Erythropoiesis-stimulating agents (ESAs) are used to promote the production of erythrocytes. This medication group includes recombinant human erythropoietin (EPO) derivatives (e.g. epoetin alfa, epoetin beta, and epoetin lambda) and chemically modified forms of EPO (e.g. methoxy polyethylene glycol-epoetin beta and darbepoetin alfa).

Erythropoietin is a hormone that is primarily produced in the kidneys and is essential for regulating the production of erythrocytes. While EPO is constantly secreted at low levels, surges can occur when erythrocyte levels drop. The interstitial peritubular cells of the kidneys detect this relative hypoxia in the blood and respond by increasing EPO release.

Erythropoiesis-stimulating agents are indicated for use in conditions of impaired erythrocyte production, such as anaemia of chronic renal failure and chemotherapy-induced anaemia. They may also be indicated for use in patients with mild-to-moderate anaemia (haemoglobin 100–130 g/L) who are undergoing elective surgery with expected moderate blood loss and to support autologous blood collection before major elective surgery in patients with anaemia.

For patients with chronic kidney disease (CKD), ESAs can effectively manage anaemia and reduce the need for blood transfusions. However, patient response to these agents can vary significantly. Erythropoietin resistance occurs when target haemoglobin (Hb) levels cannot be met or increasingly higher ESA doses are required to maintain Hb targets.

Erythropoietin resistance is associated with a higher risk of death and cardiovascular events in patients with CKD. While the reasons for this have not been fully elucidated, EPO resistance is associated with increased blood pressure, endothelial stress, and a prothrombotic state. Anaemia itself is also strongly associated with cardiovascular issues due to reduced tissue oxygenation, which can lead to tachycardia, vasodilation, increased cardiac workload, and left ventricular hypertrophy. Therefore, it is important to recognise factors that may contribute to EPO resistance and optimise anaemia management in this patient group.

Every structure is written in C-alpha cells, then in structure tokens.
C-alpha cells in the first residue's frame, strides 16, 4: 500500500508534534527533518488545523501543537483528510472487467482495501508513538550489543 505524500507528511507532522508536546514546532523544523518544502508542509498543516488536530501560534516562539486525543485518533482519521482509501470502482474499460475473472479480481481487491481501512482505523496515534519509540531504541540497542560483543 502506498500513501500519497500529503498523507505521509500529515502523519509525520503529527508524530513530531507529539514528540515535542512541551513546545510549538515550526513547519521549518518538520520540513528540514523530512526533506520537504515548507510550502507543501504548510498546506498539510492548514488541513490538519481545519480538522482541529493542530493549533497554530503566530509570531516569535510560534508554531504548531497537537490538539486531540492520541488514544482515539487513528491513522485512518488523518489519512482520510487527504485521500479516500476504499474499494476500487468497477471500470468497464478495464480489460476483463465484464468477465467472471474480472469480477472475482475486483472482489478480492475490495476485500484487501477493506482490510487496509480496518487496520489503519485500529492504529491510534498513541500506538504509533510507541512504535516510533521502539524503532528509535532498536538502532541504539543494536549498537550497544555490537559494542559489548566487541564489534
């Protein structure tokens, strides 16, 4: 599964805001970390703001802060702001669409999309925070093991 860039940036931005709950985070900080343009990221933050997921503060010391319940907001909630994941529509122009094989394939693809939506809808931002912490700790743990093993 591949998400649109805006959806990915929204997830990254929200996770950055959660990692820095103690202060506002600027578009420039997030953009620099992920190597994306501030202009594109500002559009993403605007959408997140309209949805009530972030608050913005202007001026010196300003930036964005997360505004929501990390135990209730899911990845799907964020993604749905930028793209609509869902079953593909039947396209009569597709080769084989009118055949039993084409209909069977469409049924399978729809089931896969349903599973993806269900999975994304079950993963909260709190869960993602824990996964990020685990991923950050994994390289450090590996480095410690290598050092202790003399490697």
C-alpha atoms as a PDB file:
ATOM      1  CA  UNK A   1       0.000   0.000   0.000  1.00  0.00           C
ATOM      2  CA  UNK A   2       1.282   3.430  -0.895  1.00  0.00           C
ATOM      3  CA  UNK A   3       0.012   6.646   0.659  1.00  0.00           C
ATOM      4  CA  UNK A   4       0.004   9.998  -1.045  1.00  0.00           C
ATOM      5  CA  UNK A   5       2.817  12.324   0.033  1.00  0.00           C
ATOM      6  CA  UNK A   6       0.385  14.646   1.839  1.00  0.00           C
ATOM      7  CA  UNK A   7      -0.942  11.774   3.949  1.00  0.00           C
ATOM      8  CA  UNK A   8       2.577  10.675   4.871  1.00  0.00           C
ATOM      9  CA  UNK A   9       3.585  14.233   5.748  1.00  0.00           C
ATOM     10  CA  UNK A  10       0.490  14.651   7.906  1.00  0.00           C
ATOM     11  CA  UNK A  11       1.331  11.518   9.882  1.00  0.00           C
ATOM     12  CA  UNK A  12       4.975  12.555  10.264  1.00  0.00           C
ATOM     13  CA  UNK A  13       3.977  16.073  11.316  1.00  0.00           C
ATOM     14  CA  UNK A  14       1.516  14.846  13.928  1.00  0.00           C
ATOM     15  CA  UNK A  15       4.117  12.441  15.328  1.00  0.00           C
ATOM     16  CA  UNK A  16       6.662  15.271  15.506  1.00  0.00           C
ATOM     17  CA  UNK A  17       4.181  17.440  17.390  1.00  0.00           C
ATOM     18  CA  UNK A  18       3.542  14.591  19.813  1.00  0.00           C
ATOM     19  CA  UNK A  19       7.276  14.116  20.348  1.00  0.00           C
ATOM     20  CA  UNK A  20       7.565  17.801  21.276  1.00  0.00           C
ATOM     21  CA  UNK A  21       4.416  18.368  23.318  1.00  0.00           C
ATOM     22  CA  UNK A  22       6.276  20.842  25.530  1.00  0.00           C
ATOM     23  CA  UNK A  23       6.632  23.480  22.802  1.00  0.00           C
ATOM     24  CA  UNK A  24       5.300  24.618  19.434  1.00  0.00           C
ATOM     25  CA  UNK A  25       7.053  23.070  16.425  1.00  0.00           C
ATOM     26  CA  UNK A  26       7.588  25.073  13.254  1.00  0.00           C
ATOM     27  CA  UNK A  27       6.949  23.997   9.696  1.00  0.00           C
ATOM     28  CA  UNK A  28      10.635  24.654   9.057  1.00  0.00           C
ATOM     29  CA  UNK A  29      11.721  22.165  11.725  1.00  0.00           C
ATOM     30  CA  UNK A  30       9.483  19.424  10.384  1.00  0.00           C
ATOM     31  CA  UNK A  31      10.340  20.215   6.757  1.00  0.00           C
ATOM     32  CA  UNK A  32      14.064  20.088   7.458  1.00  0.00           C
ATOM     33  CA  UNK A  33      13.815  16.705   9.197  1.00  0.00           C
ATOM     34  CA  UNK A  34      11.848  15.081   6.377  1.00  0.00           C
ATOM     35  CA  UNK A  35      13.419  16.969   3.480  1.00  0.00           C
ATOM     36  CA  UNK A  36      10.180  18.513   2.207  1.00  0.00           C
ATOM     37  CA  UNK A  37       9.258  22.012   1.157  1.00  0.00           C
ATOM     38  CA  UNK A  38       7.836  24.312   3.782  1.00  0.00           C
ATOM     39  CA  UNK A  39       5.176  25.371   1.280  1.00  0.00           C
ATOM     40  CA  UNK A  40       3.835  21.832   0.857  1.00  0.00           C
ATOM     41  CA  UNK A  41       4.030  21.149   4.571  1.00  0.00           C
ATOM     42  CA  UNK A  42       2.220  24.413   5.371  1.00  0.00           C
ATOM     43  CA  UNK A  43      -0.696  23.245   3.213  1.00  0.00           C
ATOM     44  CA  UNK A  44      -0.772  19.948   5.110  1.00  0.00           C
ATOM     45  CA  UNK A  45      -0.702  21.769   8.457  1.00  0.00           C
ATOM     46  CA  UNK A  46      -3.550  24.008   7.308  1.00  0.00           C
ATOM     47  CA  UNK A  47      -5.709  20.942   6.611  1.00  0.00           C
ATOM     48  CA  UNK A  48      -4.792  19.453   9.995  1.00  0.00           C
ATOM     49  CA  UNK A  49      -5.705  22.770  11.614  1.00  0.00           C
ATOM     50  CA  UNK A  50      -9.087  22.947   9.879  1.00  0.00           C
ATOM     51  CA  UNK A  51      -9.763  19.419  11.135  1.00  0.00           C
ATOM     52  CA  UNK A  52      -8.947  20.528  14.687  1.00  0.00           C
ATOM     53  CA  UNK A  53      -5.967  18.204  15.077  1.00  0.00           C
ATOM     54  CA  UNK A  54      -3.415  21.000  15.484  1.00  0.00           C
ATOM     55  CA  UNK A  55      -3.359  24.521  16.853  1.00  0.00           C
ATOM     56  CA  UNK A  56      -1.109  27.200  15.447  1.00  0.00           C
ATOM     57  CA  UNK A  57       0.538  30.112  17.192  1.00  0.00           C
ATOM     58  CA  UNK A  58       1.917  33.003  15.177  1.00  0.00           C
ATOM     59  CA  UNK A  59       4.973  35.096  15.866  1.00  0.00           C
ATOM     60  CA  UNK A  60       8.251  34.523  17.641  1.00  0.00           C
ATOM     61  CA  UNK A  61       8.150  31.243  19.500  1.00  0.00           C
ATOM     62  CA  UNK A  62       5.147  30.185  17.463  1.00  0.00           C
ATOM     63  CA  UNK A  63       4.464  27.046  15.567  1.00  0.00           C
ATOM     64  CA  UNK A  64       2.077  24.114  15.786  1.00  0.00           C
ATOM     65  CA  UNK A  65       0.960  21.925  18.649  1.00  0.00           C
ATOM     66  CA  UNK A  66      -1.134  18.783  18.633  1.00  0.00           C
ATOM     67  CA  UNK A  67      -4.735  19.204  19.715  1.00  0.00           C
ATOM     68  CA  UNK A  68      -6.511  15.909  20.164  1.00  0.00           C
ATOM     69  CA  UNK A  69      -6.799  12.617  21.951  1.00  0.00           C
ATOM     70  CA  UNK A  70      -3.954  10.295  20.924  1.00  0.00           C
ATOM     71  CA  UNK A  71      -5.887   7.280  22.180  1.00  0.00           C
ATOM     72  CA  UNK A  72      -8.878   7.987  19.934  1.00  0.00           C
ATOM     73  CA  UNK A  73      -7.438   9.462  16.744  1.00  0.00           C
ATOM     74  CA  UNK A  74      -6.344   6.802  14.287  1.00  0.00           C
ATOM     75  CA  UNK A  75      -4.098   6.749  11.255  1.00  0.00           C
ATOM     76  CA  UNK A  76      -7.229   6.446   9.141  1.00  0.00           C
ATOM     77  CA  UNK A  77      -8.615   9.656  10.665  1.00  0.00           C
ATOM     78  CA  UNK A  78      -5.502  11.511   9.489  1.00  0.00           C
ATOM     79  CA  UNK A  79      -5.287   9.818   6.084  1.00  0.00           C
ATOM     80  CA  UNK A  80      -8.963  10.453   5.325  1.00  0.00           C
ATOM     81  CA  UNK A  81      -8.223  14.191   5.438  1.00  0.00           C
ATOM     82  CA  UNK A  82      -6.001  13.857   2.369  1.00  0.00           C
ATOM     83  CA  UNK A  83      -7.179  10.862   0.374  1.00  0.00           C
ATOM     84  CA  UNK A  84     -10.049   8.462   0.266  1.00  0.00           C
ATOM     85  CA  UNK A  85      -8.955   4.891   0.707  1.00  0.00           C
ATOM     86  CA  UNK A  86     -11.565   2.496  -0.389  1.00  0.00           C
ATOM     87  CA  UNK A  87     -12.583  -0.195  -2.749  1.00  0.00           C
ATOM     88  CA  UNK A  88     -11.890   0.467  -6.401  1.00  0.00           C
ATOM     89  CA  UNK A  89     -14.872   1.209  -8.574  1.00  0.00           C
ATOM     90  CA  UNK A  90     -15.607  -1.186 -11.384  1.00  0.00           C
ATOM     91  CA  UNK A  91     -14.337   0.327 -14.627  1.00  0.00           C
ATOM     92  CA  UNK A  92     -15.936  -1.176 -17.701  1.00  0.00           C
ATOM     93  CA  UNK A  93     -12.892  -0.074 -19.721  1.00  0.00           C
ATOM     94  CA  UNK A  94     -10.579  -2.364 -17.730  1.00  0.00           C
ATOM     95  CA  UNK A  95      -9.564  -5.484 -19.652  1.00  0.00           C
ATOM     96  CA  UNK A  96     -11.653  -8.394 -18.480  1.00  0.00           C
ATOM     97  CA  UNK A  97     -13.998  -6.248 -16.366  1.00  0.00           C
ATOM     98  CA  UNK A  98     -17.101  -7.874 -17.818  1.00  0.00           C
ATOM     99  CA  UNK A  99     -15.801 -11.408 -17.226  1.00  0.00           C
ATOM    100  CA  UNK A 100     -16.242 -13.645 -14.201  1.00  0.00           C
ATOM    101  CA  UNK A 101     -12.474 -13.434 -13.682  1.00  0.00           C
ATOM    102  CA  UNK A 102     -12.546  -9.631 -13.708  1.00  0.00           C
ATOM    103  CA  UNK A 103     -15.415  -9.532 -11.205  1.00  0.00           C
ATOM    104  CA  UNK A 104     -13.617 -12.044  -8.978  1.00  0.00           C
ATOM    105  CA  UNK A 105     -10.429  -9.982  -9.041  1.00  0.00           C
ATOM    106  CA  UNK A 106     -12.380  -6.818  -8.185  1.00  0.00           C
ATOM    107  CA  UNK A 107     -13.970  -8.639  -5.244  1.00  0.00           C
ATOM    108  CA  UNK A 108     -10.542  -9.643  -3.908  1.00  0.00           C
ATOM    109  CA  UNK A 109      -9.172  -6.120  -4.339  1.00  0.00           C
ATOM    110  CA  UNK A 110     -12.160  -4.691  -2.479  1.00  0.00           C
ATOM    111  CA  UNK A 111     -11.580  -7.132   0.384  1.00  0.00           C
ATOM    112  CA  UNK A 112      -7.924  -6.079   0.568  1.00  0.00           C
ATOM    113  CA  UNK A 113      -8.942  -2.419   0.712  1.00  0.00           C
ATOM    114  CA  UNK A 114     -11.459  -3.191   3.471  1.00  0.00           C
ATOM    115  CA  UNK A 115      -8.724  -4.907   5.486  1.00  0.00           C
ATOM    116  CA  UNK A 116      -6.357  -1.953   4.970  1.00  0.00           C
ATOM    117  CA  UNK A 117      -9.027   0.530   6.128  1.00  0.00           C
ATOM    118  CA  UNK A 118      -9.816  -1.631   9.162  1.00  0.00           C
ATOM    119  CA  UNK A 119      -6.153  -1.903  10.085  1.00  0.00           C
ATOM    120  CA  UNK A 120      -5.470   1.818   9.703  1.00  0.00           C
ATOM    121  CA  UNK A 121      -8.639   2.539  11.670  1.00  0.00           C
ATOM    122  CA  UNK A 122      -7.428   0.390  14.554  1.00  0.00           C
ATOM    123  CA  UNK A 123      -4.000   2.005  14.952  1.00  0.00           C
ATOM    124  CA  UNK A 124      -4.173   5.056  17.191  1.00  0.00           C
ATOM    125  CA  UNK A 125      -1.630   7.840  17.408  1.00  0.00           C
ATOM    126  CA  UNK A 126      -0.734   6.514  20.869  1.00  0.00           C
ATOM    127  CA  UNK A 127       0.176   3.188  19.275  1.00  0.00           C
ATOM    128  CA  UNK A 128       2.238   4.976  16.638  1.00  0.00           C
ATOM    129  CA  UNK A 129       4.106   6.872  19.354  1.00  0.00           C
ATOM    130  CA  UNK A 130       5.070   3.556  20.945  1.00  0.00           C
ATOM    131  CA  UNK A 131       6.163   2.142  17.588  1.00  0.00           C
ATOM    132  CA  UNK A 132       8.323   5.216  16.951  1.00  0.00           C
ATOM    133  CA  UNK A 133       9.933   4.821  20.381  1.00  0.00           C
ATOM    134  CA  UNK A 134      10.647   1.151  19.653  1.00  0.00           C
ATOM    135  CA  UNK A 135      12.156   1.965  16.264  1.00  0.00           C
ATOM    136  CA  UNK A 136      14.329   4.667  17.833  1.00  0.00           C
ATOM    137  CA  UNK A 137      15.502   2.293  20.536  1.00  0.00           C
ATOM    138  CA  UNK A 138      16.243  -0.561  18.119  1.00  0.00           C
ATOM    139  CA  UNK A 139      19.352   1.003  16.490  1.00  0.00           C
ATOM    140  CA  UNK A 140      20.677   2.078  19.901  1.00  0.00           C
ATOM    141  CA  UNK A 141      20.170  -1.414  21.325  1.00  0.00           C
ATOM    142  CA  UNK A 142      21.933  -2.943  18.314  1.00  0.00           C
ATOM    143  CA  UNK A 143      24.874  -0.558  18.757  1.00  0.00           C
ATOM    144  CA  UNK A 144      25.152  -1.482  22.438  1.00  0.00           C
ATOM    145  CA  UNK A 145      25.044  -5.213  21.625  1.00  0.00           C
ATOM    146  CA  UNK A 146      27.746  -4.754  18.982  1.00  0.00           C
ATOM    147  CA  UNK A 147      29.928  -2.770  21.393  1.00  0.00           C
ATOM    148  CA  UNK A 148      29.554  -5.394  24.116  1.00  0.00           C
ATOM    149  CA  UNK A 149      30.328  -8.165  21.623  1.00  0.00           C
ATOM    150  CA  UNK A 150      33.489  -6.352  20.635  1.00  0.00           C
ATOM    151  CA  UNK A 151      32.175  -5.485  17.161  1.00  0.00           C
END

Some potential causes of EPO resistance include:

  • Iron deficiency;
  • Infection and inflammation;
  • Malnutrition;
  • Hyperparathyroidism; and
  • Inadequate dialysis.

Iron deficiency is the most common cause of EPO resistance in dialysis patients. Iron deficiency may be considered absolute or functional. There are many factors that may contribute to absolute iron deficiency in people with CKD, including gastrointestinal losses, reduced gastrointestinal iron absorption, frequent blood draws, and the impact of dietary restrictions. For patients undergoing haemodialysis, some residual blood loss occurs, which can become significant over time.

In the case of functional iron deficiency, total body iron stores are sufficient, but their bioavailability is reduced. This may be related to systemic inflammation, which results in increasing levels of hepcidin. Hepcidin is an iron regulatory protein that impairs iron transport. Hepcidin levels may rise in CKD due to reduced elimination via the kidneys, increased levels of inflammatory cytokines, and in response to reduced EPO levels.